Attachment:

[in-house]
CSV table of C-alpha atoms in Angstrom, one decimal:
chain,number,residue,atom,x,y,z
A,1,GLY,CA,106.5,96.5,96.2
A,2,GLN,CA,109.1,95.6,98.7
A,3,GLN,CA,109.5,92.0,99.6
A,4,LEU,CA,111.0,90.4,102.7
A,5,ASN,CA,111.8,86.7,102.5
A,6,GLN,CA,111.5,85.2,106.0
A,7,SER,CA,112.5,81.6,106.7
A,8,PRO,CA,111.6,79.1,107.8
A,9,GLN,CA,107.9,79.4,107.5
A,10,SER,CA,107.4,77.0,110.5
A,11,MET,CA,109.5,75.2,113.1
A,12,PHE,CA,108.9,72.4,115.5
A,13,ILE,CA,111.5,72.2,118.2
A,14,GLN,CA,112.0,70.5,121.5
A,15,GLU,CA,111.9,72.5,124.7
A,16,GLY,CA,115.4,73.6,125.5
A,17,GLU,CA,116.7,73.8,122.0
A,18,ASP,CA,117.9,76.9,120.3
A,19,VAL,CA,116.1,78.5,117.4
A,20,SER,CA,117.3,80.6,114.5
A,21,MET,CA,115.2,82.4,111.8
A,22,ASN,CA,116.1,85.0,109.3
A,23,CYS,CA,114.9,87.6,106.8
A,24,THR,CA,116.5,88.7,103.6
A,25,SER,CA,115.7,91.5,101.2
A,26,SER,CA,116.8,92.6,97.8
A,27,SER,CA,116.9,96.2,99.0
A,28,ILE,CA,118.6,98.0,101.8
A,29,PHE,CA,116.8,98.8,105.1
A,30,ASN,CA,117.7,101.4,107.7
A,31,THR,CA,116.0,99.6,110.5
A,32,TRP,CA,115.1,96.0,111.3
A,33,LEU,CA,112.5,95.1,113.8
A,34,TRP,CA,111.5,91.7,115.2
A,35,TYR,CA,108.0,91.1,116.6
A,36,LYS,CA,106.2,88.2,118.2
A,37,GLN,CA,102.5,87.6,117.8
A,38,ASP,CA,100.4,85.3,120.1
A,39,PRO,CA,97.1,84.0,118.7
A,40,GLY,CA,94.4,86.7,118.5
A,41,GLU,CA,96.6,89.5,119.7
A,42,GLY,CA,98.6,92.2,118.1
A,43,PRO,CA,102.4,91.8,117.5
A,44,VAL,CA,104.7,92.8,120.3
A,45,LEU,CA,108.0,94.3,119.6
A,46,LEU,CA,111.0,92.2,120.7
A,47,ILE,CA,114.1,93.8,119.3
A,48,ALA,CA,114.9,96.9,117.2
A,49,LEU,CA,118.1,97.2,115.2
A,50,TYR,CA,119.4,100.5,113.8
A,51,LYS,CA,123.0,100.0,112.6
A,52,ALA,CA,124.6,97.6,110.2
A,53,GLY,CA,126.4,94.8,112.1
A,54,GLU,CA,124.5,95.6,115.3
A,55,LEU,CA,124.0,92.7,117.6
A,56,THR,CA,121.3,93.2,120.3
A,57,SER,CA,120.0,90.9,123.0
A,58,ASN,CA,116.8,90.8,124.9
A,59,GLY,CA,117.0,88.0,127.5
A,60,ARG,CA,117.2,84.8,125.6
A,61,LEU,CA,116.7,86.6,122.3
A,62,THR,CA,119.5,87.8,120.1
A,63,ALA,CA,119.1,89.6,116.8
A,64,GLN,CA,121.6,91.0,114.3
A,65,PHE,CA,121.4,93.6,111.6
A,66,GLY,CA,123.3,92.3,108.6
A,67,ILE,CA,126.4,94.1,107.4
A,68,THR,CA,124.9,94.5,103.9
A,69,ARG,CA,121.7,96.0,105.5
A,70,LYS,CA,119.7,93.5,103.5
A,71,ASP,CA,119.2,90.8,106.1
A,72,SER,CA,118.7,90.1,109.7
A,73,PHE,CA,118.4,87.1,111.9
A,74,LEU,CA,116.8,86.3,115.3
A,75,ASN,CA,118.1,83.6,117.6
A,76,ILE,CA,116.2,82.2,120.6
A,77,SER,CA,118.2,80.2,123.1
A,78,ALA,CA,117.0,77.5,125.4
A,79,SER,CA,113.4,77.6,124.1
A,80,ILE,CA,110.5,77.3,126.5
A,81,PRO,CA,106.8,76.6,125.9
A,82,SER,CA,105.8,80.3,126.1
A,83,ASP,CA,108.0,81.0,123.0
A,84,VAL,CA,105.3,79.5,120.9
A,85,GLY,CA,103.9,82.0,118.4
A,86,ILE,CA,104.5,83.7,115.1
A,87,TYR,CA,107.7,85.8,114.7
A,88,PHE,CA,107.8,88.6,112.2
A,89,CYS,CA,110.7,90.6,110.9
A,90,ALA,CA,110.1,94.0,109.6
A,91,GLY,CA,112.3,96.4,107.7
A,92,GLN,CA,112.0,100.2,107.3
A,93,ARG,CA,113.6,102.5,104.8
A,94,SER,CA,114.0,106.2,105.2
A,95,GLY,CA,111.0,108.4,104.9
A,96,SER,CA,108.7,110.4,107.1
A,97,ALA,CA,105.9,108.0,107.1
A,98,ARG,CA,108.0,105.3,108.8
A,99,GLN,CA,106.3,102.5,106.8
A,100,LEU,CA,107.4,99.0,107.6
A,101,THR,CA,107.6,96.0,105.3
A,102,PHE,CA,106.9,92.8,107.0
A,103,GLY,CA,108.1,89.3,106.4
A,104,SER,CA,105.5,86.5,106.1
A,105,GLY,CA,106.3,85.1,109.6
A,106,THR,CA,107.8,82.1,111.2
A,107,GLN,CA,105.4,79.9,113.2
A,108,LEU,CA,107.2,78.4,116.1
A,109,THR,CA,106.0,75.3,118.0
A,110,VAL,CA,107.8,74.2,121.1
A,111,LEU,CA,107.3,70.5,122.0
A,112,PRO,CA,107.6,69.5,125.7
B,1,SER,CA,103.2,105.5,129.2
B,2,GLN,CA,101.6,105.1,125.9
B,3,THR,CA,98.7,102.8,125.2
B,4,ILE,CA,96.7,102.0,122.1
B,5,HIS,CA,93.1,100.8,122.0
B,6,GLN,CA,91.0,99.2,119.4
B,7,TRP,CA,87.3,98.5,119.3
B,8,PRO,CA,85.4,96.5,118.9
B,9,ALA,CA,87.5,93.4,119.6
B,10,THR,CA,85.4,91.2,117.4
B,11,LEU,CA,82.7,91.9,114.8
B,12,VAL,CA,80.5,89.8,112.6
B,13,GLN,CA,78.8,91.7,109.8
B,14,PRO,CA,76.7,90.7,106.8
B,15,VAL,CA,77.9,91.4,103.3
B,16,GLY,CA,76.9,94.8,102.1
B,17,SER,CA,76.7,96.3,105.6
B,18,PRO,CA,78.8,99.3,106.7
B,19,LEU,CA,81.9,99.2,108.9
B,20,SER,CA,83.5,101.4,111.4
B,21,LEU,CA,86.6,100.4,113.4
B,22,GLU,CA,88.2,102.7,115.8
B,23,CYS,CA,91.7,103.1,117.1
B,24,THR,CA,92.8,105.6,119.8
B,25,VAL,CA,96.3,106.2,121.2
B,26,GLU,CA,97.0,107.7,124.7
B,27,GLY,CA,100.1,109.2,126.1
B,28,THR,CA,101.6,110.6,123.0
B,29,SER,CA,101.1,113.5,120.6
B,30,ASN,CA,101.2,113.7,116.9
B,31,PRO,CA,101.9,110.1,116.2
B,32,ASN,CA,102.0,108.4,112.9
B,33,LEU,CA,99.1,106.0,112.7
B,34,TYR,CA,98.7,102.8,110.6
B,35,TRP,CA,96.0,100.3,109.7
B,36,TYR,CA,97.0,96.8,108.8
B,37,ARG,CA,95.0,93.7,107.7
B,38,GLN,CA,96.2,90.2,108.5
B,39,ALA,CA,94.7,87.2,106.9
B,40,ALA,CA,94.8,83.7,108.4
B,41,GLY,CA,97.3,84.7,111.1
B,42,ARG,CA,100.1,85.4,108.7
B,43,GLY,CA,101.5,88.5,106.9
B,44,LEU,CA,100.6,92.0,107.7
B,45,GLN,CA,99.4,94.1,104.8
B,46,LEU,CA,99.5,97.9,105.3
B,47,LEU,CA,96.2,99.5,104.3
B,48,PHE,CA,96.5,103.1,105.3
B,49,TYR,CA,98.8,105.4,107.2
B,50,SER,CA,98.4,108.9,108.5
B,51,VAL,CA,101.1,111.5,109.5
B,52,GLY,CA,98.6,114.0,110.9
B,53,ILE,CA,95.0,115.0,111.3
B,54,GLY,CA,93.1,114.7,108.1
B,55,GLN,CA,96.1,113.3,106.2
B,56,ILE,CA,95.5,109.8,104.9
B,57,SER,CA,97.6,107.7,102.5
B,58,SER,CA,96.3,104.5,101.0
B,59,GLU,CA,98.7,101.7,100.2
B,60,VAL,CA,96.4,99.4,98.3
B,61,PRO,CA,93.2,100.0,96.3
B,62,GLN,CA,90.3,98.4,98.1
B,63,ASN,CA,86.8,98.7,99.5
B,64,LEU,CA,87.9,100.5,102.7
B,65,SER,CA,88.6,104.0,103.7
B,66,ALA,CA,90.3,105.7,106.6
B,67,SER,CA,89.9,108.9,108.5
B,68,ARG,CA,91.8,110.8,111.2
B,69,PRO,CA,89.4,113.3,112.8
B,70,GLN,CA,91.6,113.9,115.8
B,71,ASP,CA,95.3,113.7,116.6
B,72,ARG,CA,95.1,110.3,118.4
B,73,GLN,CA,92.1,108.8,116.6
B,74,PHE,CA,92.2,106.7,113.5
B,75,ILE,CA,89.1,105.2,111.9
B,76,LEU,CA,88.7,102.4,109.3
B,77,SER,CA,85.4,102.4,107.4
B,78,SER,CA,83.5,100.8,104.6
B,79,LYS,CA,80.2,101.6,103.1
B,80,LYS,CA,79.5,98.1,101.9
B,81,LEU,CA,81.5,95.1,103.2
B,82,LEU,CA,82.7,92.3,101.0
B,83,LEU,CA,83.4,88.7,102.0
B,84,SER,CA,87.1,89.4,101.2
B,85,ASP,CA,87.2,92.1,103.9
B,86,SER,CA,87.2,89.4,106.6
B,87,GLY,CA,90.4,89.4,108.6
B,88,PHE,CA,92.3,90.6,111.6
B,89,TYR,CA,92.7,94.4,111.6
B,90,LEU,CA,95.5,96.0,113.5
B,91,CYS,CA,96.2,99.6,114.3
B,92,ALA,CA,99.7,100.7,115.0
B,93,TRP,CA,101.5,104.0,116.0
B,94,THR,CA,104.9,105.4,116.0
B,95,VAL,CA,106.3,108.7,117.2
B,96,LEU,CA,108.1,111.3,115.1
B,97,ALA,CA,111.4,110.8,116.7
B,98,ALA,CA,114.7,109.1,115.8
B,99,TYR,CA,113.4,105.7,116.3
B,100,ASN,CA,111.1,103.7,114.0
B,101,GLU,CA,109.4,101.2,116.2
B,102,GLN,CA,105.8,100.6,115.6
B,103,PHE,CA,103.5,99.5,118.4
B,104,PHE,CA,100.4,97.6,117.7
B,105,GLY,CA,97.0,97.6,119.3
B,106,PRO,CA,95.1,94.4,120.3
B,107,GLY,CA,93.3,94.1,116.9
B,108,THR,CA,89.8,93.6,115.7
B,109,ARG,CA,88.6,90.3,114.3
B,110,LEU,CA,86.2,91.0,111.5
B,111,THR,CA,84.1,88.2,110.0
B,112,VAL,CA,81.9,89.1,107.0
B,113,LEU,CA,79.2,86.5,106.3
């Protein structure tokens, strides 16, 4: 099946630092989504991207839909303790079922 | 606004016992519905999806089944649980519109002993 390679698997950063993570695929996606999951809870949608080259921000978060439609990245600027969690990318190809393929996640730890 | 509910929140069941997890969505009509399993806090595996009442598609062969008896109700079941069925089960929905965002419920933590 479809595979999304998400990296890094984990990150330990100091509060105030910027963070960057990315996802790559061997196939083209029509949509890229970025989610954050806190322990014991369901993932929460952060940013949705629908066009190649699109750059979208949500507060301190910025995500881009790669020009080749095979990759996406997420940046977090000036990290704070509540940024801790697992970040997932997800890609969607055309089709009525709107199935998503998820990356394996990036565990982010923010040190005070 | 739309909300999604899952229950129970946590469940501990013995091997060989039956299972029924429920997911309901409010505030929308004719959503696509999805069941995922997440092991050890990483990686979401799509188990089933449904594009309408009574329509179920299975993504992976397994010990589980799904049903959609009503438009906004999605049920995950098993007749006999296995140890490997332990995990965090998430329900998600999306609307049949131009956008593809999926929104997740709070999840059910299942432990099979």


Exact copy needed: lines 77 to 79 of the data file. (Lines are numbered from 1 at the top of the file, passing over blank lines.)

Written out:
A,74,LEU,CA,116.8,86.3,115.3
A,75,ASN,CA,118.1,83.6,117.6
A,76,ILE,CA,116.2,82.2,120.6